Last year, Coach Clay, World History teacher at Kingsbury High School, reached out to MSPJC staff about working with his students throughout the 2018-19 school year. In June, we began conducting ongoing workshops with his fourth period Freshman class. Every Wednesday morning, members of our organizing and training department visit the class to facilitate exercises that explore topics like privilege and oppression, labor and liberation history, know your rights education, the roles of social change, and more—connecting these topics to the class’ world history curriculum.
Recently, we have also begun introducing the students to guest speakers comprised of local leaders, organizers, and activists to inform their understanding of current events and local issues. This month, we had our friend Sydney from Memphis Feminist Collective visit to discuss MFC’s work, in particular, their role in the Mariposa Collective, working to provide relief to undocumented immigrants being released en masse from detention centers with little to no food or clothing. Just this past week, we welcomed, District 7 County Commissioner, Tami Sawyer, who spoke on a number of topics including #TakeEmDown901’s successful efforts to remove Confederate statues from our public parks, police accountability, and what led her into activism, and ultimately electoral politics. Commissioner Sawyer encouraged youth to work toward improving their school and neighborhoods, and MSPJC intends to be there to provide whatever resources necessesary to support them.
When it comes to our work at MSPJC, one thing often leads to another. Our work around homelessness with H.O.P.E. (Homeless Organizing for Power & Equality), and our members’ experiences with police harassment led us to filing complaints with internal affairs and documenting that process (read our guide to filing a police complaint). This eventually led to our campaign to restore and strengthen Memphis’ Civilian Law Enforcement Review Board (CLERB). During this three year campaign, calls began to pour in from people who felt that their rights had violated during an encounter with law enforcement. Though from talking with many of them, it became clear that their grasp on those rights were often shaky.
With the collaboration of local attorneys, law students, and community volunteers, we began compiling information into a printed, bilingual Know Your Rights Handbook that we distributed far and wide across the City. The calls didn’t stop though; instead, the inquiries were now seeking someone to come talk to youth about their rights when dealing with police.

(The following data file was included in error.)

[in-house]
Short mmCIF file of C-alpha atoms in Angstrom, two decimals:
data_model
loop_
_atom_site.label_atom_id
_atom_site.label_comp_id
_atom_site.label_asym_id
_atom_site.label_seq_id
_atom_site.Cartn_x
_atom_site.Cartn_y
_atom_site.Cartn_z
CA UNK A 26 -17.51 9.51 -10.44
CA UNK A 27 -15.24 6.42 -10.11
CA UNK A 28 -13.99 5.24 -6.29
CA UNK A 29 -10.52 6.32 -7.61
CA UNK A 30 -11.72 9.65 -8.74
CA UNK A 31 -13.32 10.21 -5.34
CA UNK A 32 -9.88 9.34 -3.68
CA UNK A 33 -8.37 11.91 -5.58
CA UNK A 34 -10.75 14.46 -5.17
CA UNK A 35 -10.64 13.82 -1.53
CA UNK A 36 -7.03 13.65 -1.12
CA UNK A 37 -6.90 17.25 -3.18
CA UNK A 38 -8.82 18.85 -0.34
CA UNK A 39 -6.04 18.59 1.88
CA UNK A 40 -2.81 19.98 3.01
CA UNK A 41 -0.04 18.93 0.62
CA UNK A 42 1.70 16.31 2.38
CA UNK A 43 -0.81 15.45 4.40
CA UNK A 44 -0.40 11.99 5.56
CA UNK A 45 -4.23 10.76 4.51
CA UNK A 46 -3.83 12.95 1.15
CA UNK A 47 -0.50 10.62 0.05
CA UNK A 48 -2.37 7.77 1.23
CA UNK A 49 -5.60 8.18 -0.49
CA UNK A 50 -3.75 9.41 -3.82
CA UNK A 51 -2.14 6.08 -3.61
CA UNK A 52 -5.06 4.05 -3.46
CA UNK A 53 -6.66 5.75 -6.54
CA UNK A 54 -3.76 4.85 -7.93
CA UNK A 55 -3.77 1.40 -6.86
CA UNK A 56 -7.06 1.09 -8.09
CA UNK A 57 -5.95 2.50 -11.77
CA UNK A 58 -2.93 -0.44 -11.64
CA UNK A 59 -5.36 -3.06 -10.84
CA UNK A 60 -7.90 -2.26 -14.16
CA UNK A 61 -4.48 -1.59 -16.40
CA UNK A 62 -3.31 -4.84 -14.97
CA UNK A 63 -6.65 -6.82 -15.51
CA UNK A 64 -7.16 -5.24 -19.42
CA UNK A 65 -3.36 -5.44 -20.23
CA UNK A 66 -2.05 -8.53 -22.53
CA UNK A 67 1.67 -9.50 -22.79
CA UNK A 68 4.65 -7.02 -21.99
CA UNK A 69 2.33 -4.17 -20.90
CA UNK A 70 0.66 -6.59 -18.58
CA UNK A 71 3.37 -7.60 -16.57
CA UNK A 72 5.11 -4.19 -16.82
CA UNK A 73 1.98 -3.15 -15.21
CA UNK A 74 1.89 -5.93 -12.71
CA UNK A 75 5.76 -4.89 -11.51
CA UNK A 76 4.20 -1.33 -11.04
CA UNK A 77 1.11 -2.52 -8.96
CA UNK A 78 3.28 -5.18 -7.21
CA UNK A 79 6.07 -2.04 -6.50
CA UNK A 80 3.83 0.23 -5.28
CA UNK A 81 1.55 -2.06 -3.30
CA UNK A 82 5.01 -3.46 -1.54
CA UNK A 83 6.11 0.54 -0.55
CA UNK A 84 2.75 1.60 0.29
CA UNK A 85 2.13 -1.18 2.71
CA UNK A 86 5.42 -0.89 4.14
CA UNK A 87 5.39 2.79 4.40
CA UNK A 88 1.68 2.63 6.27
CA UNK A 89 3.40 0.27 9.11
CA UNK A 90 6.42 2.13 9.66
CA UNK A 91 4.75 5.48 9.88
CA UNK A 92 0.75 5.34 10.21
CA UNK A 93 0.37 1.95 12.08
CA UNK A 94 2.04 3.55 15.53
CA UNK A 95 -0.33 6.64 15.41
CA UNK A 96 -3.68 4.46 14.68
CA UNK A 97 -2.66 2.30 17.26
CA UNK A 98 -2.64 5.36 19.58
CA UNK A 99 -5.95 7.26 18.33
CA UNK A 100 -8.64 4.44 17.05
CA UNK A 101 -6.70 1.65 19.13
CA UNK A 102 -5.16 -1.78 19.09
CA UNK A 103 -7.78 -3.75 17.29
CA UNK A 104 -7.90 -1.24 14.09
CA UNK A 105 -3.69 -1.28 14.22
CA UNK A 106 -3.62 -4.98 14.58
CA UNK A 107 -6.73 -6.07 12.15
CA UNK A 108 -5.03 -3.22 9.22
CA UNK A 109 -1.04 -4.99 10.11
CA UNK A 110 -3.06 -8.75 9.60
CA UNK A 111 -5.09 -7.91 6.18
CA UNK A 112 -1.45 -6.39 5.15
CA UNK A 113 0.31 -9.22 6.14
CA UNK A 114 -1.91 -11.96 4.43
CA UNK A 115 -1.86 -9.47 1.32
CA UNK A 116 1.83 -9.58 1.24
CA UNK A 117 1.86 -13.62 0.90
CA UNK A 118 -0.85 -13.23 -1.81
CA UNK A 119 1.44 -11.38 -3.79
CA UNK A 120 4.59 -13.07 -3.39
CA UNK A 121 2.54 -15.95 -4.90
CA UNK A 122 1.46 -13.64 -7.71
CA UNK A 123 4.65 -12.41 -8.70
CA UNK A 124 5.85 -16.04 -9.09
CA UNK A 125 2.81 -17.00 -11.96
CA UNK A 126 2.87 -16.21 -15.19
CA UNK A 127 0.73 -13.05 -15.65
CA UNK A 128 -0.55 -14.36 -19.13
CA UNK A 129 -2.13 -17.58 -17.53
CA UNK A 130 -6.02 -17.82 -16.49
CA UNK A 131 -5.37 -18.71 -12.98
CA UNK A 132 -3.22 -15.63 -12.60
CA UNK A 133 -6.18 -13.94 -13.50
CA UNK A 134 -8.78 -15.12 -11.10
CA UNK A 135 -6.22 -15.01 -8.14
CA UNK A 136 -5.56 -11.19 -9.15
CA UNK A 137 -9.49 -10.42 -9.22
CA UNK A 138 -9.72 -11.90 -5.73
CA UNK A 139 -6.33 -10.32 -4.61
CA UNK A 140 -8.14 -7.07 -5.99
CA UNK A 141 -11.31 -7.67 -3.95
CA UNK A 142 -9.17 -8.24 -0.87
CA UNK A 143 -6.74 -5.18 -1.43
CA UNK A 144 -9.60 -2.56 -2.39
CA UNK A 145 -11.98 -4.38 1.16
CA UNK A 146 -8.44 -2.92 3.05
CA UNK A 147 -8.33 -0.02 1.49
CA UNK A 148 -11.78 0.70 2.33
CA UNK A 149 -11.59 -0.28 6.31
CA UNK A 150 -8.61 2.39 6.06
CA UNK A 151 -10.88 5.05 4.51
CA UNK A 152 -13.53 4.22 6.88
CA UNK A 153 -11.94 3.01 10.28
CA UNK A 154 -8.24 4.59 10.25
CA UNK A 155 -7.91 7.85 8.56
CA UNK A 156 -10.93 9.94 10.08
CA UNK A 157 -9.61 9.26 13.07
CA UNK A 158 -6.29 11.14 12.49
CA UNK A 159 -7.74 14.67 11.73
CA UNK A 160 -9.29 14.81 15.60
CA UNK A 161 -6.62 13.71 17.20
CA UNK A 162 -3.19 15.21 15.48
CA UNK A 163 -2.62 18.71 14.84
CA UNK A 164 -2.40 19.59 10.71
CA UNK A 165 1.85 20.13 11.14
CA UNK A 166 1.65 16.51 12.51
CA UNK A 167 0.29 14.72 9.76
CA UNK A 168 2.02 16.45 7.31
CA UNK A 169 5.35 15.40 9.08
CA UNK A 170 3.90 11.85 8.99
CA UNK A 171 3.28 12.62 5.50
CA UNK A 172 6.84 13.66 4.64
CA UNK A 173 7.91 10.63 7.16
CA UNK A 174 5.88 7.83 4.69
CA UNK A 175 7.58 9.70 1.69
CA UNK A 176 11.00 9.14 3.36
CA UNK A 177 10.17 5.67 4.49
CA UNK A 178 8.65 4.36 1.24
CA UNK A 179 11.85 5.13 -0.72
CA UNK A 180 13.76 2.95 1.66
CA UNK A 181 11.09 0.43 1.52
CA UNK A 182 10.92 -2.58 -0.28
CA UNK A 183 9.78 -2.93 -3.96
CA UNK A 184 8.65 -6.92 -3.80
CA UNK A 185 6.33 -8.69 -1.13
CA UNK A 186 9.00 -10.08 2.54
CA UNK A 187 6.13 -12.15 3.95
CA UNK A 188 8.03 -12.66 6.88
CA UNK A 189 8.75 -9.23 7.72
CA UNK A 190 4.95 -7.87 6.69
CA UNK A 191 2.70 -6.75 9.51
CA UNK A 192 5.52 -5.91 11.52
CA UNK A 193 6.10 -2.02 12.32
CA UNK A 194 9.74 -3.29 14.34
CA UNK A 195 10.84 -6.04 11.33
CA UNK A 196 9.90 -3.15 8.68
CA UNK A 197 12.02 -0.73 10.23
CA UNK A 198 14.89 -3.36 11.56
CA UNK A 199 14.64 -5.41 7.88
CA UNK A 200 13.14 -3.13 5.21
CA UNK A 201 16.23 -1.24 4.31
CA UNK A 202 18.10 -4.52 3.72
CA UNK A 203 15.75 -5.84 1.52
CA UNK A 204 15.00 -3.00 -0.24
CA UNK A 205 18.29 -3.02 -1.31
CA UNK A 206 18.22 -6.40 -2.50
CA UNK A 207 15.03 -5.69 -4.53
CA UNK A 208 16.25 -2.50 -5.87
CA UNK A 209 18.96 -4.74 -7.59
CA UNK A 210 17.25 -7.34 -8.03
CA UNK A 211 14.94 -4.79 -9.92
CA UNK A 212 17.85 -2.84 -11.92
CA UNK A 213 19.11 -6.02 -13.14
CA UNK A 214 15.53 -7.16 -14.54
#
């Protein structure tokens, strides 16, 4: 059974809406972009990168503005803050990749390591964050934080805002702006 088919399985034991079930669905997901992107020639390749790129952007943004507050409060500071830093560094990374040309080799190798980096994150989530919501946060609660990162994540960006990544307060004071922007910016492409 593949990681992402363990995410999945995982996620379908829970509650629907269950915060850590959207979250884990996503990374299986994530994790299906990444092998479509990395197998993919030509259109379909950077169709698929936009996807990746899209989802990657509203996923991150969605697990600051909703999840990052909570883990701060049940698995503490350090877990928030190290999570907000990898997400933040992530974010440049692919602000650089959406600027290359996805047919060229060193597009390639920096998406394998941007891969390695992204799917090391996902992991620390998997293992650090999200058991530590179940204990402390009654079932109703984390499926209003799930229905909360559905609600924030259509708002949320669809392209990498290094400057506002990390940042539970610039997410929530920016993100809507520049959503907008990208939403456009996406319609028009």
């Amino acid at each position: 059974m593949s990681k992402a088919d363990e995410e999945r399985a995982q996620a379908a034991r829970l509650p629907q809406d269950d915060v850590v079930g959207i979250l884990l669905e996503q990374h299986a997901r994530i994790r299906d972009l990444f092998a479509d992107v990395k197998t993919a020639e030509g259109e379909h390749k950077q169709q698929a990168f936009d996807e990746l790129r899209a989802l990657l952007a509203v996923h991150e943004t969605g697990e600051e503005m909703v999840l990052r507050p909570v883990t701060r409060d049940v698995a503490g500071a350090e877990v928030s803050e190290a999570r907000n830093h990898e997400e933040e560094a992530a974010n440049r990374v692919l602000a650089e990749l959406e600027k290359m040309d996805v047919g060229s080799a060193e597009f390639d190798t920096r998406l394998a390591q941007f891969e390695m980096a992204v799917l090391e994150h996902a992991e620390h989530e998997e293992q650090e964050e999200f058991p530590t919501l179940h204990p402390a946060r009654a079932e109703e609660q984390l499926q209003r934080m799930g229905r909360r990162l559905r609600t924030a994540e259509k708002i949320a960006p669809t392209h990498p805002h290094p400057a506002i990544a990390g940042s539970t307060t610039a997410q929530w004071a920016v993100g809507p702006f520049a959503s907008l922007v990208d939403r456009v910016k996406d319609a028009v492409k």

To better engage with young people, we developed a Know Your Rights curriculum using improvisational theatre so youth can practice exercising their rights and de-escalate conflict without the real life consequences of an interaction with law enforcement. We began facilitating these workshops for free at churches, schools, and community centers, and in the past 3 years, we have conducted Know Your Rights Theatre with over 3,000 participants, helping them be better prepared, and hopefully avoid contact with the criminal justice system altogether. It was also around this time that MSPJC began hosting High School Interns during the summer through the City of Memphis Youth Employment progeam, training them to facilitate the workshops with their peers.
What about youth that have already come in contact with the criminal justice system? This question led us to broaden our work with youth through MSPJC’s Juvenile Justice Project, working to reduce recidivism and help young people get in compliance with court ordered community service hours by helping Juvenile Court identify and recruit Community Service Site Partners to provide meaningful and restorative, neighborhood based opportunities for young people to get their hours completed, thereby breaking down barriers to compliance like lack of accessible public transportation. We have also hosted several youth conferences that have provided young people the opportunity to complete
Realising that there are many young people who still slip through the cracks, and do end up in the system, in August, our staff began developing and implementing a series of ongoing workshops with youth incarcerated as adults at Jail East. Each session centers around building skills to deal with the emotional trauma and stress that comes with being locked up as a juvenile offender.
With all we are doing, there is still so much to be done, not only to ensure a better world for our young people, but to make sure they are prepared to inherit a world where there will no doubt be struggles to come. We call on you a lot, but that’s because we can’t do this on our own. We rely on the community’s support in order to sustain and grow our work to validate the experiences and struggles of our youth, and support them with the tools they need to find their own voices and and build a future worthy of their dreams.
We invite you to be a part of this work by making a donation of anything you can, or by becoming a Sustaining Member of Mid-South Peace & Justice Center.
Your support means everything to us.